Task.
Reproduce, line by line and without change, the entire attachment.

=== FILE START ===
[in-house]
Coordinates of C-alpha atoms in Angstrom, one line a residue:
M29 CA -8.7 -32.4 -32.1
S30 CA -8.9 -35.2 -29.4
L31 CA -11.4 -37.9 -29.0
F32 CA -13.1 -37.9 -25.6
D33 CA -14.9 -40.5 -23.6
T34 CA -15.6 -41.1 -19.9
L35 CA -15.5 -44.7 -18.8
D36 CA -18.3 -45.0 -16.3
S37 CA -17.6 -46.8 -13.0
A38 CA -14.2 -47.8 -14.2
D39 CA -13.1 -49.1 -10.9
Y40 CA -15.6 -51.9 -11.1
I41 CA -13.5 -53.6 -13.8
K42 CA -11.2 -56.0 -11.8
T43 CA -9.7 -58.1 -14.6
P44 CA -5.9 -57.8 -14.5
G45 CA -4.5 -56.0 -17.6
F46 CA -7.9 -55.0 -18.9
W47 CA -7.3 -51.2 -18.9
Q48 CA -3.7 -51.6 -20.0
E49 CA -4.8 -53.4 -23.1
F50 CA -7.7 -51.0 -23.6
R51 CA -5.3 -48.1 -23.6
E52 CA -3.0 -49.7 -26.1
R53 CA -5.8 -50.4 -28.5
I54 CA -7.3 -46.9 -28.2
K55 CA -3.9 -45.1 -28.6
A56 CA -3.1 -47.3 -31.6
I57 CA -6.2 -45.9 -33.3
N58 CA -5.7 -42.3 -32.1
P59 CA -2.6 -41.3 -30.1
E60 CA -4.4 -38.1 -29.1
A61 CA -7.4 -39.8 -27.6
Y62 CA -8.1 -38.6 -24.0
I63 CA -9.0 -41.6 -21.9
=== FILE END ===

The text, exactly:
[in-house]
Coordinates of C-alpha atoms in Angstrom, one line a residue:
M29 CA -8.7 -32.4 -32.1
S30 CA -8.9 -35.2 -29.4
L31 CA -11.4 -37.9 -29.0
F32 CA -13.1 -37.9 -25.6
D33 CA -14.9 -40.5 -23.6
T34 CA -15.6 -41.1 -19.9
L35 CA -15.5 -44.7 -18.8
D36 CA -18.3 -45.0 -16.3
S37 CA -17.6 -46.8 -13.0
A38 CA -14.2 -47.8 -14.2
D39 CA -13.1 -49.1 -10.9
Y40 CA -15.6 -51.9 -11.1
I41 CA -13.5 -53.6 -13.8
K42 CA -11.2 -56.0 -11.8
T43 CA -9.7 -58.1 -14.6
P44 CA -5.9 -57.8 -14.5
G45 CA -4.5 -56.0 -17.6
F46 CA -7.9 -55.0 -18.9
W47 CA -7.3 -51.2 -18.9
Q48 CA -3.7 -51.6 -20.0
E49 CA -4.8 -53.4 -23.1
F50 CA -7.7 -51.0 -23.6
R51 CA -5.3 -48.1 -23.6
E52 CA -3.0 -49.7 -26.1
R53 CA -5.8 -50.4 -28.5
I54 CA -7.3 -46.9 -28.2
K55 CA -3.9 -45.1 -28.6
A56 CA -3.1 -47.3 -31.6
I57 CA -6.2 -45.9 -33.3
N58 CA -5.7 -42.3 -32.1
P59 CA -2.6 -41.3 -30.1
E60 CA -4.4 -38.1 -29.1
A61 CA -7.4 -39.8 -27.6
Y62 CA -8.1 -38.6 -24.0
I63 CA -9.0 -41.6 -21.9